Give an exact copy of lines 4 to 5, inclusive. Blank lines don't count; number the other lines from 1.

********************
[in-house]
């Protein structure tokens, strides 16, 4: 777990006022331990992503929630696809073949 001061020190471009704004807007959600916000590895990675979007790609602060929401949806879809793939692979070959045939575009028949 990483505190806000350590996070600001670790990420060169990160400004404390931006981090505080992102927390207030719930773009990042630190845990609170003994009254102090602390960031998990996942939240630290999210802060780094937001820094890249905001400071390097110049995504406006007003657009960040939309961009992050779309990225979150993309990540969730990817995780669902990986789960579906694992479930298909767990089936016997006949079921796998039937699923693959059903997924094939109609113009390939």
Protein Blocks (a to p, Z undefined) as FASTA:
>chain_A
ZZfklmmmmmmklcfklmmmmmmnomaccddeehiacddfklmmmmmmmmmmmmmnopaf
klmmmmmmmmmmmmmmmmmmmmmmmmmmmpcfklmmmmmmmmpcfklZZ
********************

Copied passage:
>chain_A
ZZfklmmmmmmklcfklmmmmmmnomaccddeehiacddfklmmmmmmmmmmmmmnopaf